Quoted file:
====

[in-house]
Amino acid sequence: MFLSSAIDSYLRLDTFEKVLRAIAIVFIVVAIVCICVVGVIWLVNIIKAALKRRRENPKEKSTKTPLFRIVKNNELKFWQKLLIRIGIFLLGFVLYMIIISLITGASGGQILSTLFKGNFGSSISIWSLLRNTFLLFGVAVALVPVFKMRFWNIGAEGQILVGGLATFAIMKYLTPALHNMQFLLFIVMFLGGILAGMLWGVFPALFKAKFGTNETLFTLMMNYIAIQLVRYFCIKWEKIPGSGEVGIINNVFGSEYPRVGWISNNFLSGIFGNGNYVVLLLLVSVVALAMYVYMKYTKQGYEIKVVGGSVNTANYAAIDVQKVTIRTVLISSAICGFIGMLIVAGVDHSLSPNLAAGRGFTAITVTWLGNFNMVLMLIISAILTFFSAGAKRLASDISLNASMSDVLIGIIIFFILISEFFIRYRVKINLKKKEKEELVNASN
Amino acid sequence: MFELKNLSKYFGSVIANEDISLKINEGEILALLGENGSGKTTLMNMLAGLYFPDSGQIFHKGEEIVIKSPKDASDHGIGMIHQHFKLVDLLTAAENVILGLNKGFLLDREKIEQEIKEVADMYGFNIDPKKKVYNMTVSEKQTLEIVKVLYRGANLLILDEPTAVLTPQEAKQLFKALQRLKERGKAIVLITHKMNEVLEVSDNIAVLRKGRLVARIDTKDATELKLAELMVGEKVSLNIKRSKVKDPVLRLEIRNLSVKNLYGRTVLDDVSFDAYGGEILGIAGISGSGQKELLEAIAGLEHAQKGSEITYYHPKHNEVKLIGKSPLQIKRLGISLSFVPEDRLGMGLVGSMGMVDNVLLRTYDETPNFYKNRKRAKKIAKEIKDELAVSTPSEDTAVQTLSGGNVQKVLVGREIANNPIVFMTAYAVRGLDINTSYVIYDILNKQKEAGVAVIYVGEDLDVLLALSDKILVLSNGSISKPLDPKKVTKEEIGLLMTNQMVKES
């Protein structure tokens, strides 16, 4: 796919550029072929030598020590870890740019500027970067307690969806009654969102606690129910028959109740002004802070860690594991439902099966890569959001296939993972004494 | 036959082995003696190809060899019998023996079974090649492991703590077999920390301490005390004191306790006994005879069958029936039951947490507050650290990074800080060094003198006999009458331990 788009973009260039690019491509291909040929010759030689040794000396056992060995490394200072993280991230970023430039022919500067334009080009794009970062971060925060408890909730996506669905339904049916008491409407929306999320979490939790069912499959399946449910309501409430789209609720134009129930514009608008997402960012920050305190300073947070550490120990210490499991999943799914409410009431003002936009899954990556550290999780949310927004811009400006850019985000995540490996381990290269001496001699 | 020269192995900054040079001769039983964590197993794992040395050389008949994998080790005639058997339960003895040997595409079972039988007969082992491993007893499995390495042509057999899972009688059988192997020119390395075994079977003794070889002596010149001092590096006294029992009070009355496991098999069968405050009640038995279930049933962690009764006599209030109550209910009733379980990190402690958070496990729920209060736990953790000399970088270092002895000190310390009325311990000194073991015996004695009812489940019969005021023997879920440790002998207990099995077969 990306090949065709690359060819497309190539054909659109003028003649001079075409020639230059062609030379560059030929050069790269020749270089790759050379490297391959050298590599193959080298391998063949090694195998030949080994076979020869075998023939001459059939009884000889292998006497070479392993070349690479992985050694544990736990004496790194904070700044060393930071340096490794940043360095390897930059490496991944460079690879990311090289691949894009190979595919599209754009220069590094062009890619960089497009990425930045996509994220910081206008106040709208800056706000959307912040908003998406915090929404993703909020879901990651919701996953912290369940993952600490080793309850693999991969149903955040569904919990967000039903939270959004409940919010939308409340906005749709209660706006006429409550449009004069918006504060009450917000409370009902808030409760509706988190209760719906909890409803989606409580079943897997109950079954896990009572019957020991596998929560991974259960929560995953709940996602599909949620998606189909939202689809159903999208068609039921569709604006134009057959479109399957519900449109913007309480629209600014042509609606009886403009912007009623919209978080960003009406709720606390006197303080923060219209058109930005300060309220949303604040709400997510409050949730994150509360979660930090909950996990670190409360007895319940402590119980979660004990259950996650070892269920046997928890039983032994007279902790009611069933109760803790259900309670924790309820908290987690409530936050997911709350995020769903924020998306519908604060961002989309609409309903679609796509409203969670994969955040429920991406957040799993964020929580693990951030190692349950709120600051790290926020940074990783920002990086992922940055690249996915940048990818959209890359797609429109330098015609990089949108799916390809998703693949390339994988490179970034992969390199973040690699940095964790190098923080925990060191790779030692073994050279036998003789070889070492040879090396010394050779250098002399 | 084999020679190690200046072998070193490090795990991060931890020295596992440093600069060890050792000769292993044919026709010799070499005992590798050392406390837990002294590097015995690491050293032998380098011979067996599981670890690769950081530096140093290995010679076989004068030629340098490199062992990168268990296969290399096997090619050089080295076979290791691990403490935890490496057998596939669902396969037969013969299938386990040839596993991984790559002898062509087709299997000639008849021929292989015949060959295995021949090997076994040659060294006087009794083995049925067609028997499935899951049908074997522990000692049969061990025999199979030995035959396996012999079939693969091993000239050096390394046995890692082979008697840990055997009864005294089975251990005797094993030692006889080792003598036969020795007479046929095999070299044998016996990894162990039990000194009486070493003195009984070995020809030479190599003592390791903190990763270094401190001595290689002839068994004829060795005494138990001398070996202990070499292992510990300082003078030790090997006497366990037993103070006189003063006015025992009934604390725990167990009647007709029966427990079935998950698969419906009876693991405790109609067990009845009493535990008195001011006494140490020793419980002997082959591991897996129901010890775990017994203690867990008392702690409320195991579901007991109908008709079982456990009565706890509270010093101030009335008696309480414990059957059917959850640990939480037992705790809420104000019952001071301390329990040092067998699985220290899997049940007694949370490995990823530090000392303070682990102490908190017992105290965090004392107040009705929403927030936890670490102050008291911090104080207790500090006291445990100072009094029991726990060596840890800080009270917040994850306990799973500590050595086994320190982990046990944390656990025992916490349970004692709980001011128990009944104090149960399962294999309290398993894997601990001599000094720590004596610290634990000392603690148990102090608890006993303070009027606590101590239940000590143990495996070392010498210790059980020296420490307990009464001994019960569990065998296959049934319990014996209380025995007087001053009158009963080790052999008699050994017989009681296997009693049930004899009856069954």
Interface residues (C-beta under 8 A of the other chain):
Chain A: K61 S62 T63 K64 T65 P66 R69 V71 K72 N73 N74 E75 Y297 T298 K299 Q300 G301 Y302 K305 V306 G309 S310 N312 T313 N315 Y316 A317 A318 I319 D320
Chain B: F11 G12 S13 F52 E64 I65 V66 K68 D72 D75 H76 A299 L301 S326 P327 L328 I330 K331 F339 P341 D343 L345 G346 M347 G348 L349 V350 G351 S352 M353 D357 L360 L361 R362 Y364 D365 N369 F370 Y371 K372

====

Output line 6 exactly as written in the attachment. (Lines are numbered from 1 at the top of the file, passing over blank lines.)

Chain A: K61 S62 T63 K64 T65 P66 R69 V71 K72 N73 N74 E75 Y297 T298 K299 Q300 G301 Y302 K305 V306 G309 S310 N312 T313 N315 Y316 A317 A318 I319 D320